Metropolitan Bank & Trust Co.

...RCBC MBT BPI BDO takes a hit 

Stocks fall as banks take hit from Hanjin default

SHARES fell on the last trading day of the week as investors turned cautious on the banking sector after news of Korean firm Hanjin’s $412-million loan default from five of the country’s largest banks.

The 30-company Philippine Stock Exchange index (PSEi) fell 1.01% or 81.14 points to close at 7,904.09 on Friday. The broader all shares-index also slumped 0.72% or 34.76 points to end the week at 4,730.15.

“The index dropped 81.14 points today to close at 7,904.09, but even fell by as much as 129 points intraday, dragged down by the Hanjin debt issue which plagued the banking sector,” Papa Securities Corp. Sales Associate Gabriel Jose F. Perez said in an email on Friday.

Upon Hanjin Heavy Industries and Construction Philippines’s declaration of bankruptcy earlier this week, Rizal Commercial Banking Corp. (RCBC), Land Bank of the Philippines (LANDBANK), Metropolitan Bank & Trust Co. (Metrobank), Bank of the Philippine Islands (BPI), and BDO Unibank, Inc. were reported to have a $412-million dollar loan exposure to the firm.

RCBC, which was found to have the largest loan exposure at $140 million, saw its shares drop by 9.12% to P26.40 apiece.

Metrobank was the biggest loser in the list of 20 most actively traded shares for the day, losing 4.82% to P77.95 each. BPI followed with a drop of 4.76% to P90 apiece. Mr. Perez noted that the stocks posted the top net foreign outflows for the day at P406 million and P100 million, respectively. Meanwhile, shares in BDO were unchanged at P131.30 each.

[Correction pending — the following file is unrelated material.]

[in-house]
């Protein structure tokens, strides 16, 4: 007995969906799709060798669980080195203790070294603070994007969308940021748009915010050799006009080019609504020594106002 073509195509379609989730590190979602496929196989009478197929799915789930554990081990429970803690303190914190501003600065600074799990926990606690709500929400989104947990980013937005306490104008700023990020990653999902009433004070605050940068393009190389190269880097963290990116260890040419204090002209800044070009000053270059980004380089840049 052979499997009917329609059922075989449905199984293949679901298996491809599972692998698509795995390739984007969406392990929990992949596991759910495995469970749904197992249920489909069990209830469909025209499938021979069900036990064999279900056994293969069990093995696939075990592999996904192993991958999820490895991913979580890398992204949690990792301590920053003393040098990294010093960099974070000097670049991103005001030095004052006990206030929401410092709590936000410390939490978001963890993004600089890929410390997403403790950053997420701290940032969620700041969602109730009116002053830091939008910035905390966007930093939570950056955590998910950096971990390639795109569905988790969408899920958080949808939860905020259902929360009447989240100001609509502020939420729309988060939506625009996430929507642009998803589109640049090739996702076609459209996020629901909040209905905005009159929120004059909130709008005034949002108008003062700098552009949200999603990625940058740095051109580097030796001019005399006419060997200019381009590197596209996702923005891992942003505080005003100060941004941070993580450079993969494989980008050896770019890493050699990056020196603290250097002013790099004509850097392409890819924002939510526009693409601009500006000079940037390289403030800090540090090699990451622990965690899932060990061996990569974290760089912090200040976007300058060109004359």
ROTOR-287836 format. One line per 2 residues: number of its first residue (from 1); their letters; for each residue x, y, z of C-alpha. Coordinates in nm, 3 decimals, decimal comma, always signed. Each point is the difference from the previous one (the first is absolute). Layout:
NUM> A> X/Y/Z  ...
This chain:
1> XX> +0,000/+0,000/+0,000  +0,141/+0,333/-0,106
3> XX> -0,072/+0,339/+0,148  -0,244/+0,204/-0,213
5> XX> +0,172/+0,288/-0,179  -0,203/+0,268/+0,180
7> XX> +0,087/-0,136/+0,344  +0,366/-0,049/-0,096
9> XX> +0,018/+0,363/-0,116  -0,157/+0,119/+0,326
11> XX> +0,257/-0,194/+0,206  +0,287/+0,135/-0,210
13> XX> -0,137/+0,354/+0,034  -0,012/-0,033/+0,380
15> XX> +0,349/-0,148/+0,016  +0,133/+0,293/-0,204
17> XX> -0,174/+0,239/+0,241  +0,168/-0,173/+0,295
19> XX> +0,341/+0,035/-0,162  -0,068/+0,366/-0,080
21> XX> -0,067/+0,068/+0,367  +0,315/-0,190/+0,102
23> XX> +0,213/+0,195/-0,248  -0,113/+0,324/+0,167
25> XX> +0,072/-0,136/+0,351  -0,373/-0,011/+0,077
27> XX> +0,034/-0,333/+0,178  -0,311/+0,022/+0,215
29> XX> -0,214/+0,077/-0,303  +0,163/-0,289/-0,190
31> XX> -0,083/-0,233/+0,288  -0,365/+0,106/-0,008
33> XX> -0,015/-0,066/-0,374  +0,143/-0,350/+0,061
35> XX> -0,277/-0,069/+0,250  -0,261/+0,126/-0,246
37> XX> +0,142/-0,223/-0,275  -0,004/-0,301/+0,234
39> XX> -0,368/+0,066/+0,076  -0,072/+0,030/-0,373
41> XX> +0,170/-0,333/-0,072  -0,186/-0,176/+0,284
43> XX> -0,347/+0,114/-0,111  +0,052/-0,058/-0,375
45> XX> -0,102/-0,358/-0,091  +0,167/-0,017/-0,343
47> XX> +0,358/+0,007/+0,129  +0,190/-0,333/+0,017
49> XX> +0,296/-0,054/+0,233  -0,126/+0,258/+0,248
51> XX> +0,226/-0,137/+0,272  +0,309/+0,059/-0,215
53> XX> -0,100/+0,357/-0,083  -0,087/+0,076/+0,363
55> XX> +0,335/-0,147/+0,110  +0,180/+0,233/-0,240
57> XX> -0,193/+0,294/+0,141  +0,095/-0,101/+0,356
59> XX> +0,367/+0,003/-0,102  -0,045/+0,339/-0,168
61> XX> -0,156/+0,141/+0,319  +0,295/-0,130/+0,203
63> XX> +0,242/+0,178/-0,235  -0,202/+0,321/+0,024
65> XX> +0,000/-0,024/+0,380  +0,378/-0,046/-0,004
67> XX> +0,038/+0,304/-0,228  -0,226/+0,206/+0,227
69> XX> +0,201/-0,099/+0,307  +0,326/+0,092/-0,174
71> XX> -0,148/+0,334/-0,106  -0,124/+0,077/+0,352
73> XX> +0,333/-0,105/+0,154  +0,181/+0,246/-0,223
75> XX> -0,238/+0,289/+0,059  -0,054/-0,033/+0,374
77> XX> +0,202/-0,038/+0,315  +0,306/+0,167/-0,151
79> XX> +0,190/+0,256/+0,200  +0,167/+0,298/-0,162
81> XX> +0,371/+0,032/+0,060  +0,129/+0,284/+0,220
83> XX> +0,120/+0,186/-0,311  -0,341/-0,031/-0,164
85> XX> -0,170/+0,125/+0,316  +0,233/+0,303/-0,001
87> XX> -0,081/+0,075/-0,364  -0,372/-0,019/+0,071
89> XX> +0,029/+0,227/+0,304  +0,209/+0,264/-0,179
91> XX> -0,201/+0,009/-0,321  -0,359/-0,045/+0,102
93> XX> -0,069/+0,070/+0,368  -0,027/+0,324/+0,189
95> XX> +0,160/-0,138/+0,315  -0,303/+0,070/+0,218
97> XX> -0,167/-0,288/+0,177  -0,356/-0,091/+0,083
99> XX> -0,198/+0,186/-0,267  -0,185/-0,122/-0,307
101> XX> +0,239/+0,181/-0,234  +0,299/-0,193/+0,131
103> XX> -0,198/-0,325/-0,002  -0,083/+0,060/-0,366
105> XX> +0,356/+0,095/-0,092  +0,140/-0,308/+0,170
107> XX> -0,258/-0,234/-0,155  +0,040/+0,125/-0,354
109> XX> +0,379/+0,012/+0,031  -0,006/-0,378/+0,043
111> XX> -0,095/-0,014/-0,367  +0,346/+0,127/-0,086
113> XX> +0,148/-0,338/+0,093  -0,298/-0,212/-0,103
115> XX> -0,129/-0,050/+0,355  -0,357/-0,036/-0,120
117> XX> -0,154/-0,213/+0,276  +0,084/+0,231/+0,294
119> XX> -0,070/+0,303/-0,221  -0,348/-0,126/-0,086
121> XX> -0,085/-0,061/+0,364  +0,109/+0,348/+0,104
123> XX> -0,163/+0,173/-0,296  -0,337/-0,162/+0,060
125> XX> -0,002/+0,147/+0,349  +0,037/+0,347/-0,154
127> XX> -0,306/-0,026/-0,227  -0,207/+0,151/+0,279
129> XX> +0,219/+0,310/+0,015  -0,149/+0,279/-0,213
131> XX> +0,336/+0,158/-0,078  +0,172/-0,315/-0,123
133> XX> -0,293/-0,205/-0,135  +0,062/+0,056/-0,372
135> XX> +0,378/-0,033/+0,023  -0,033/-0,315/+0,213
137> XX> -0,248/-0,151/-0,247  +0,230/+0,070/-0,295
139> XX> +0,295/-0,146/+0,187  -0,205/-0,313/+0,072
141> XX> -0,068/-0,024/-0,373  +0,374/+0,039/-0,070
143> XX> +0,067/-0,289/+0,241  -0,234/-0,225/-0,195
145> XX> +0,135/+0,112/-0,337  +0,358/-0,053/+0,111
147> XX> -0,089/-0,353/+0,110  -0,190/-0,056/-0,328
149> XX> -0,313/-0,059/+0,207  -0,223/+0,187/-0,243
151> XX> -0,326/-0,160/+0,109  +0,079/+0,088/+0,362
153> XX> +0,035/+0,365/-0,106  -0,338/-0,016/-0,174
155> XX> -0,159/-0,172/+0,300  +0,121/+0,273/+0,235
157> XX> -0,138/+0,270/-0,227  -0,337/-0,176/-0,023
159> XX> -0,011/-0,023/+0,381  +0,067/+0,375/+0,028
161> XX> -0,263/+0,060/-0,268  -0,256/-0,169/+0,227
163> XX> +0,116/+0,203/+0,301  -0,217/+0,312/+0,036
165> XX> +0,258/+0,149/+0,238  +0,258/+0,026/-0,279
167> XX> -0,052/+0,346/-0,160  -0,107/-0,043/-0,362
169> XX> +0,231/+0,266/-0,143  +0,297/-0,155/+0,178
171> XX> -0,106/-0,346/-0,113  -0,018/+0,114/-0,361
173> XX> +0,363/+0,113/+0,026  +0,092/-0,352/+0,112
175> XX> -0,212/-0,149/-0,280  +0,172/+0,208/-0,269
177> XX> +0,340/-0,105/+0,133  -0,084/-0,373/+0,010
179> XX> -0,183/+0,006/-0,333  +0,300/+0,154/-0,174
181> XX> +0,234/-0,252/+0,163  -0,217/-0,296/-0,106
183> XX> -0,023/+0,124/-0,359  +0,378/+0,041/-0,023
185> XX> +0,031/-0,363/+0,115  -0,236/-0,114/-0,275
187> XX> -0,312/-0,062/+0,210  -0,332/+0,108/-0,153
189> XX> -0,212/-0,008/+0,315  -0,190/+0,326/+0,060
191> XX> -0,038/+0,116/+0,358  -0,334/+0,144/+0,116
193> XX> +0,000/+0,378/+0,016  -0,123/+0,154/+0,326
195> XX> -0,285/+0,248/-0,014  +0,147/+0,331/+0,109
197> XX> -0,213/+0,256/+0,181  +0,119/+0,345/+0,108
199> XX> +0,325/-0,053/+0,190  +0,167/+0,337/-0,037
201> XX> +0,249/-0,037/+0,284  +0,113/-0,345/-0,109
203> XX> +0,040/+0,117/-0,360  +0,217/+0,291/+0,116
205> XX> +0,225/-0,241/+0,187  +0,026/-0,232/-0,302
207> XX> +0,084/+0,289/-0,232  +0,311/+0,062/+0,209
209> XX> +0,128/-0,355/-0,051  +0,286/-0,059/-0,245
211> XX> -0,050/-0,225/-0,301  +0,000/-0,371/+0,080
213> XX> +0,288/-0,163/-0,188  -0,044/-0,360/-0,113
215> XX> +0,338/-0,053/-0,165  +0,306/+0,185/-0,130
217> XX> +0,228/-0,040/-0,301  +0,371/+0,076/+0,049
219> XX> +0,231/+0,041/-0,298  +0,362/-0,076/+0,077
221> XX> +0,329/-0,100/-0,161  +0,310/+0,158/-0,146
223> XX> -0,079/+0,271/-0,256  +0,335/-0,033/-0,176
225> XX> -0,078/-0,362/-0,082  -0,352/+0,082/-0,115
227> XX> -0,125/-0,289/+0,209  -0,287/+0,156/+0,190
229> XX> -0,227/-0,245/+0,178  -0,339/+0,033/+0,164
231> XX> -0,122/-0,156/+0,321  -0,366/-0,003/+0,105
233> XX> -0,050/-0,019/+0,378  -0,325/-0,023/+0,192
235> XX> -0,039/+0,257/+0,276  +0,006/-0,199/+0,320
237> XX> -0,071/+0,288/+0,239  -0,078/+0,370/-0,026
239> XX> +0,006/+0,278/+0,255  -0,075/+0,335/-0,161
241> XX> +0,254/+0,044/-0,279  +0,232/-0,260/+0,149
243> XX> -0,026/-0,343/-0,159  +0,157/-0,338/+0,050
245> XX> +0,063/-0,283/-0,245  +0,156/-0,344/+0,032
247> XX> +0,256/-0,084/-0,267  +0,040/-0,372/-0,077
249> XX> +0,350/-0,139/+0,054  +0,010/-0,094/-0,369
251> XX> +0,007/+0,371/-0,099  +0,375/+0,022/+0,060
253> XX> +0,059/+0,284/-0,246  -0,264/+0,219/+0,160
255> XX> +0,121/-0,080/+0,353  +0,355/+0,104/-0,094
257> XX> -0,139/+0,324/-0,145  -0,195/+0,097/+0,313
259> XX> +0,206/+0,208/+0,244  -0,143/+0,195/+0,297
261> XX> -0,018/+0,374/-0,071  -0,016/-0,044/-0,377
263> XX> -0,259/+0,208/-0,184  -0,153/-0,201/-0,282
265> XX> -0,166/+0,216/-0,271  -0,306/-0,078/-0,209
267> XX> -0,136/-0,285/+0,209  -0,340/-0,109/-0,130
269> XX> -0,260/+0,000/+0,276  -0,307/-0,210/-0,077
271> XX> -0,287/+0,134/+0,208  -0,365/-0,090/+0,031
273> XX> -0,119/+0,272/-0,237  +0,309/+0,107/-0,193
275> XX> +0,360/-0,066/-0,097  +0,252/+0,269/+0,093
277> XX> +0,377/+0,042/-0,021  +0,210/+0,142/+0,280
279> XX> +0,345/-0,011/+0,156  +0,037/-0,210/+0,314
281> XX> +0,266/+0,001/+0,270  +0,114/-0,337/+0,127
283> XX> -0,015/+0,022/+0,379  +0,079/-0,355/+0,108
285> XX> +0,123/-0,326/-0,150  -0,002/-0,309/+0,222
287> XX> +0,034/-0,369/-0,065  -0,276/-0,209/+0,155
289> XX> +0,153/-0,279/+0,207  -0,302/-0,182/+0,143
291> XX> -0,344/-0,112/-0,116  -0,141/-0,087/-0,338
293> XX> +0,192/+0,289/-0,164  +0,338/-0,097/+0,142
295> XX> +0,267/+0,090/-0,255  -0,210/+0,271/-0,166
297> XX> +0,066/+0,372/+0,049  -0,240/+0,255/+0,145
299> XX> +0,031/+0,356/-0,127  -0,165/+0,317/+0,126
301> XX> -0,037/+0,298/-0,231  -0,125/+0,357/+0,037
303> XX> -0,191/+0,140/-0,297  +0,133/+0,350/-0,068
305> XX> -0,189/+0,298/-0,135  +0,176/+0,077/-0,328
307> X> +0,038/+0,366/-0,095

Regina Capital Development Corp. Managing Director Luis A. Limlingan also attributed the market’s decline to the Hanjin issue, noting that this preventing the PSEi from rising past the 8,000 level.

“Philippine investors took money out as the index neared the 8,000 level. Some obvious headwinds preventing us from cracking well past 8,000 — financials getting hit as five of the largest PH banks are firefighting the biggest corporate default in the country’s history,” Mr. Limlingan said in a mobile message.

The industrials counter was the lone advancer on Friday, gaining 0.1% or 11.73 points to 11,486.68. The rest declined, led by financials which plunged 2.53% or 46.1 points to 1,772.32. Property dropped 1.15% or 46.12 points to 3,944.12; holding firms shed 0.59% or 47.04 points to 7,883.57; mining and oil slipped 0.53% or 47.14 points to 8,742.18; and services went down 0.18% or 2.92 points to 1,542.15.

Foreign investors maintained their net buying position, although at a much lower figure of P228.9 million compared to Thursday’s P1.5 billion.

Some 5.49 billion issues switched hands, resulting in a turnover of P8.5 billion, lower than the previous session’s P10.11 billion.



Banks’ credit ratings at risk from Hanjin

HUGE LOAN EXPOSURES to troubled Hanjin Heavy Industries and Construction Philippines (HHIC-Phil) could pull down credit ratings for the five Philippine banks concerned as its problems would mean narrower profits for absorbing possible defaults, Moody’s Investors Service said in a Jan. 14 note.